The current Prime Minister of Israel, Benjamin Netanyahu, seems the embodiment of intransigence and resistance when it comes to the West Bank and peace with the Palestinians, but he appears almost liberal when compared to his Economics Minister, Naftali Bennett. Bennett is head of the extremist Jewish Home party, the third largest group within the coalition currently controlling the government, and he is willing to bring that government down should “Bibi” continue showing such weakness. His is a sweeping mission: “My task is to keep Judaism alive, to make it stronger and to fight its enemies.” Inasmuch as slightly more than half of world Jewry lives outside Israel, his mission statement might be a bit too sweeping, but conservative Israeli politicians seem to feel that Israel is Judaism.
In his struggle Bennett’s main concern is the West Bank, the territory that in the eyes of the world is to become the Palestinian state. In the eyes of Bennett, however, the West Bank is Israel. He actually has a point, at least to the extent that this territory was once Judea and Samaria, the heart of ancient Israel. But that was a couple of millennia ago, and one can hardly claim, as he does, that the land has belonged to the Jews for 3000 years. There have certainly been Jews living in the area all that time, but the state of Israel disappeared in antiquity and until the creation of modern Israel Jews were a minority. If any group can claim the land on the basis of continuous habitation, it would be the Arabs. Bennett’s reply to this argument is simple: anyone who makes it does not understand history, at least history as he imagines it. Thus, referring to the Israeli “occupation” of the West Bank is completely wrong, because, as Bennett puts it, “You can’t occupy your own land.”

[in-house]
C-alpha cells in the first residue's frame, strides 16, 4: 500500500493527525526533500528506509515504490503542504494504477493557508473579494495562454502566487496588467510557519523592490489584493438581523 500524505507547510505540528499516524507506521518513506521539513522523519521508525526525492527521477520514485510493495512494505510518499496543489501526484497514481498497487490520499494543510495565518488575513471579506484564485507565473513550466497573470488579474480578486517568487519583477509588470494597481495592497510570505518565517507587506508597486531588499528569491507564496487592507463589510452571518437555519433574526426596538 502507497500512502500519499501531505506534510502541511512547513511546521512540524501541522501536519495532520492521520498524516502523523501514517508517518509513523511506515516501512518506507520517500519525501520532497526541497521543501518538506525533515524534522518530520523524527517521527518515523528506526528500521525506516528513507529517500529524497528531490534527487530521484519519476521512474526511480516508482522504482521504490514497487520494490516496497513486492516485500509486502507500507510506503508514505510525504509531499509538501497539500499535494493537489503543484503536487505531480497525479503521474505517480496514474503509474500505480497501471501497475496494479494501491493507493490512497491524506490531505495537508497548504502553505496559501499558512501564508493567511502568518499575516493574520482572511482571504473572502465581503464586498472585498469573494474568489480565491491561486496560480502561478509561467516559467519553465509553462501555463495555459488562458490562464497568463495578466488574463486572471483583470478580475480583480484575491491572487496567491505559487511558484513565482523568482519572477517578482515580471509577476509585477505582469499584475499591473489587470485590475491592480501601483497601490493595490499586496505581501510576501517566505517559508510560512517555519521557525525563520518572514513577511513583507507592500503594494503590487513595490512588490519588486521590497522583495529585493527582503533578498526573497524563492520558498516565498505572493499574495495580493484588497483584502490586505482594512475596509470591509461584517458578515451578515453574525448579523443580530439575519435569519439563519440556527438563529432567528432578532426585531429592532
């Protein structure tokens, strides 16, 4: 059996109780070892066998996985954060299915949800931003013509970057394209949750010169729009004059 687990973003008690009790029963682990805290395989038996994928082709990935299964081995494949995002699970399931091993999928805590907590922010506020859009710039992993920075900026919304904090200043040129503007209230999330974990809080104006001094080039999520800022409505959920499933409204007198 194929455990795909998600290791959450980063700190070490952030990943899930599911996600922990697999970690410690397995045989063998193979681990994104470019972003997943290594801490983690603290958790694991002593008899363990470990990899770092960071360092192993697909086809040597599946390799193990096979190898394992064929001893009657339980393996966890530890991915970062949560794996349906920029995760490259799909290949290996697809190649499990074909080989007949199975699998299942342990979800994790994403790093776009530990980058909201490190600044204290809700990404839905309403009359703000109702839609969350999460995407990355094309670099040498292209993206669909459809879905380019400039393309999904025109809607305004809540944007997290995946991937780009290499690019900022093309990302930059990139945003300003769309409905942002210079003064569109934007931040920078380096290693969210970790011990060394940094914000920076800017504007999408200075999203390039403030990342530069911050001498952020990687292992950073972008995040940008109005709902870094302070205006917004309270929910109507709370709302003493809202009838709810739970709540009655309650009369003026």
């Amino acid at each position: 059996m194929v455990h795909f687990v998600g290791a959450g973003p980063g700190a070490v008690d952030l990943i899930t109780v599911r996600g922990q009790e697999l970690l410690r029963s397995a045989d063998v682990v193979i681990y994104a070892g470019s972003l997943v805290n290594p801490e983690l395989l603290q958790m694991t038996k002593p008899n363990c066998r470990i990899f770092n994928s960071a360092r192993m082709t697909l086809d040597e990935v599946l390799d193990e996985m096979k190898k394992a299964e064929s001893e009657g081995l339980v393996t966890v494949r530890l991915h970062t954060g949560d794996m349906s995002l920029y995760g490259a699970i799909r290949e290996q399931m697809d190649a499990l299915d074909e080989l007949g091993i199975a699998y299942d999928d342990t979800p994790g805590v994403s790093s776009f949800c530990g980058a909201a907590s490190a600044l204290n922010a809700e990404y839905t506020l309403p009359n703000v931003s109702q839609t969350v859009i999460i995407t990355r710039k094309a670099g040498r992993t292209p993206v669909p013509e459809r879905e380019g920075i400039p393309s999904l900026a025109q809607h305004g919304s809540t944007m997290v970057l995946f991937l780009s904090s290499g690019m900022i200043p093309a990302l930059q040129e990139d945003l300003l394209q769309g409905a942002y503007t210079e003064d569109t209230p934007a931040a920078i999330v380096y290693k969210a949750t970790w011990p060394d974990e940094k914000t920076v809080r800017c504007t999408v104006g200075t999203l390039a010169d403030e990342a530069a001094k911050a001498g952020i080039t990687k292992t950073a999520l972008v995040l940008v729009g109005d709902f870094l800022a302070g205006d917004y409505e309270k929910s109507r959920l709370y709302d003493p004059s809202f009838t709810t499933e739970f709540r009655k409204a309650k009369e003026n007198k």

This is of course nonsense, and in any case, claiming territory on the basis of prior occupation, especially so long ago, is an extremely dangerous principle. But Bennett would doubtless point out that Israel is a special case because of the history of the Jews and especially the Holocaust, a proposition perhaps more palatable to the West because ancient Israel and its “history” are so important to Christianity. Special case or not, the problem is that people who are not Jews have been living on this land for more than a thousand years and are wondering why they must be displaced because of the actions and guilt of the West. Palestine was manifestly not, as the Zionist catchphrase put it, “a land without a people,” and in 1948 the Palestinians saw half of their homeland given to the Jews by an international organization created and dominated by a country whose President was anxious to secure the American Jewish vote for his reelection.
But historical fact notwithstanding, Bennett, like many others, fervently believes Judea and Samaria are part of Israel, and consequently, settling Israeli citizens in the West Bank, seen as a gross violation of international law by the rest of the planet (quietly by the US), is quite proper. And like the Lord of Hosts once smiting the idol worshippers in the land He gave unto His people, there is the Israeli Defense Force, smiting their modern enemies, though they are no longer idol worshippers. These are the Chosen People, chosen a second time by the United States, the closest thing earth now has to a Judge of the Nations. The world is treating Israel unfairly, according to Bennett, an ironic supposition given that under the protection of the United States Israel is permitted behavior condemned by international covenants (which we are pledged to uphold).